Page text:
You may have noticed that Steph and I are both posting a lot about meal prep. Now that the semester is in full swing, we’re both focused on ways to keep up healthy eating habits without being overwhelmed in the kitchen.
I’m a weekend kitchen warrior. The only cooking I want to do during the week involves a microwave or an oven and something already made.
Freezer-based prep and planning developed over time for me as way of coping with long days during the week, and now it’s a habit. It takes a bit of planning and organization so that you don’t end up with a freezer full of stuff you won’t eat.
My tips on making freezer prep work:
1) LABEL EVERYTHING with a date and description. (Trust me, you won’t recognize that container of shredded chicken in a month. You think you will, but you won’t.)
2) Make a list of prepped items you put in the freezer with the dates they were frozen. Keep it wherever you do meal planning. (Hang it on the fridge, even.)
Both of these steps will help you remember what is in there (even if you have to dig for them!) and use them in a timely way.
Pantry Staples are Meal-Builders
A huge time-saver for me is to make staple items in bulk, then freeze them in amounts that match how I like to use them. An example of that is brown rice (or any kind of rice). If I am going to cook during the week, it’s going to be a quick stir fry, a salad, or something that accompanies the fish or chicken my husband can throw on the grill when he gets home.
I prefer brown rice to white; it is a whole grain and has more nutrients. However, it doesn’t cook very quickly, so having it already prepped is a real time-saver. (Yes, you can buy prepackaged frozen rice – but it’s so cheap to buy in bulk, cook in bulk, and freeze it yourself!) I use Alton Brown’s recipe for baked brown rice so often that I really don’t need to check the recipe anymore. I double or even triple or quadruple the amount in the recipe so that I have plenty to stock for later.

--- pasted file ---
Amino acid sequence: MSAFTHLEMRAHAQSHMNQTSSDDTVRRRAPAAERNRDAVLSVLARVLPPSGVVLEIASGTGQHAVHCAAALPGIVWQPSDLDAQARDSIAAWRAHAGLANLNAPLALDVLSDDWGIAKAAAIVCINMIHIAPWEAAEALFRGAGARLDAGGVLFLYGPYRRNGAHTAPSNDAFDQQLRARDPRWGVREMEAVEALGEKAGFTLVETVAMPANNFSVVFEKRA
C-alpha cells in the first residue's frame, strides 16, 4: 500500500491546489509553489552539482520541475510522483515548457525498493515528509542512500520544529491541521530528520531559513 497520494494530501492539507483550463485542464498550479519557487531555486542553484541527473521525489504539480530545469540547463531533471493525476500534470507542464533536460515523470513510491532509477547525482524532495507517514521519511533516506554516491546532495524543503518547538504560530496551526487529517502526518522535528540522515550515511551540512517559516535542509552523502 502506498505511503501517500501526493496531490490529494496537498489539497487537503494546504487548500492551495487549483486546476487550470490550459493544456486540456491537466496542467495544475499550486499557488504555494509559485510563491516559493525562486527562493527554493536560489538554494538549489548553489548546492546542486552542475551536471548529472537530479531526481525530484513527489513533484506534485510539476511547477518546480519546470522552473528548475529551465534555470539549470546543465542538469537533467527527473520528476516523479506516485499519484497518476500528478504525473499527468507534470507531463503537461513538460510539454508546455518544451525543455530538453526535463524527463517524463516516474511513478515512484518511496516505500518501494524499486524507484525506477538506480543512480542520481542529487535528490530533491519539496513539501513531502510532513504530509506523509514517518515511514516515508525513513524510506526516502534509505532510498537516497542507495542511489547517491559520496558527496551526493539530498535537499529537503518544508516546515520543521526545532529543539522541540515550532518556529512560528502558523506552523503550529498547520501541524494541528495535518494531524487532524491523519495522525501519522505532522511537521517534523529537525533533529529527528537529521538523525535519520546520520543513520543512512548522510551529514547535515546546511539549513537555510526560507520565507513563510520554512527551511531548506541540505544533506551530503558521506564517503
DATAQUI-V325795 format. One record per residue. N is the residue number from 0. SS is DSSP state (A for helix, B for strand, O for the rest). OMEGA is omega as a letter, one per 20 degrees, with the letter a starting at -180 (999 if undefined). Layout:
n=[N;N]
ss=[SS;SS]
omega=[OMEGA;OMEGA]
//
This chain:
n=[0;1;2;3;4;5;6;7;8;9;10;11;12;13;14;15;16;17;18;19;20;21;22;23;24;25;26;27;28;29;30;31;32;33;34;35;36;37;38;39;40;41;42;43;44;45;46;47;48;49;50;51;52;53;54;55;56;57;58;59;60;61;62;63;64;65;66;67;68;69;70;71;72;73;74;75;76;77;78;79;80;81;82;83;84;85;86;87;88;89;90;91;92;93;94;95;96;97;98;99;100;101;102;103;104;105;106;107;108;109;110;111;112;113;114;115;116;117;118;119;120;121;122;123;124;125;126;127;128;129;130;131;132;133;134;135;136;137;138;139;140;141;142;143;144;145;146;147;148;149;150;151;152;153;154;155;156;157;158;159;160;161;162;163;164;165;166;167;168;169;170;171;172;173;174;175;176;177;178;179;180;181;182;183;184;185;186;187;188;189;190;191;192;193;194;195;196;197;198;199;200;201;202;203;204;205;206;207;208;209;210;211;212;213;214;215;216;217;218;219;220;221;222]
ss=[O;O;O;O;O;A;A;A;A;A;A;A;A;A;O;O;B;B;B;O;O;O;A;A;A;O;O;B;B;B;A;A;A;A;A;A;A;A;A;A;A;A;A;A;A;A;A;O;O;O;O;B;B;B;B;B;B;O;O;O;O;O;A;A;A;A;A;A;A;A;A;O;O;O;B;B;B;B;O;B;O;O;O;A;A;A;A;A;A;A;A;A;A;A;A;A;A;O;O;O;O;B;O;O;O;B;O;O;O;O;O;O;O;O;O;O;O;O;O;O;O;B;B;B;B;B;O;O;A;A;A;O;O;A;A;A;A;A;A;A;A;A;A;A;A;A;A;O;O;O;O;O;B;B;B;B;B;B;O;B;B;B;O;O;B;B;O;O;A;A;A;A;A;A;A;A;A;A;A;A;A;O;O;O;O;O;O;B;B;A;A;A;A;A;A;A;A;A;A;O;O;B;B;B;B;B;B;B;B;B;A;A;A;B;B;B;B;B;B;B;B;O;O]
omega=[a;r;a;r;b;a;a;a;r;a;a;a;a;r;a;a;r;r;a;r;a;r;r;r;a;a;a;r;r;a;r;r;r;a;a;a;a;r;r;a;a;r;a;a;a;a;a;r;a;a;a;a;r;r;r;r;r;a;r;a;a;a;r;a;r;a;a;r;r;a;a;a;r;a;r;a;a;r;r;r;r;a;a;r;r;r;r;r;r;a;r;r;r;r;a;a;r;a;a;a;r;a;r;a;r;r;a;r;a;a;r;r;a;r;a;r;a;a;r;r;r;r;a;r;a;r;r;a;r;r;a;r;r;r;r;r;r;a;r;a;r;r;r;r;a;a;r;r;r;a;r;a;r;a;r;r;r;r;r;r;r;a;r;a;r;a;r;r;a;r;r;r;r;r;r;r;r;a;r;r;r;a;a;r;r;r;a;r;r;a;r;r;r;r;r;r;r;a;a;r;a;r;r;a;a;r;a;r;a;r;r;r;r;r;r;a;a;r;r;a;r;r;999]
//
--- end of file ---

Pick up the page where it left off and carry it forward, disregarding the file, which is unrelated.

Other grains that freeze incredibly well include polenta (grits) and even cooked potatoes.
Cooked beans are also great freezer staples. I am definitely a fan of canned beans as a time-and-sanity saver, but cooking dried beans from scratch yields a tastier meal, I think. My most-used cooking tools are the slow cooker and the pressure cooker (I don’t have an Instant Pot, but that’s the same idea), and beans do great in both. The Kitchn has great tips for pressure cooking beans and here’s a link to walk you through beans made in an Instant Pot. If you’re a slow cooker devotee, here’s info from the Kitchn on beans in your crock pot.
We also cook proteins (meat or vegetable) and freeze them for later use. Some favorites are slow-cooked shredded chicken and pork (you can make plain or mildly seasoned shredded pork the same way, plain, so we can adapt it to recipes later). There are plenty of slow-cooker recipes for pulled pork, too. Make more than you need and put half away for later.
Make More, Freeze Leftovers
Basically, always cook a bit more than you need and freeze it for later. Not everyone loves to eat leftovers all week (my household is kind of weird that way). So freezing even just one or two servings will give you options during a busy week. There’s no reason to limit this approach to meat-based meals; plant-based prep-freeze/leftover-freezing is an option. Check out this list of bulk cooking ideas from The Minimalist Vegan. Vegetarian lentil, bean and pureed veggie soups form the basis of our winter meals, and I always have a container of soup in the freezer.
How to Thaw
My favorite way to thaw frozen food is overnight in the fridge. Because we do most meal prep on Sunday, I’ll take out a prepared meal (soup that we’ll eat with a quick salad and crusty bread) on Friday or Satuday…usually with a sigh of relief that at least one or two after-work dinners for the week are, essentially, already made.
However, there are ways around that overnight thawing approach – check out the Kitchn’s tips on thawing.
Wishing you a great week. Enjoy!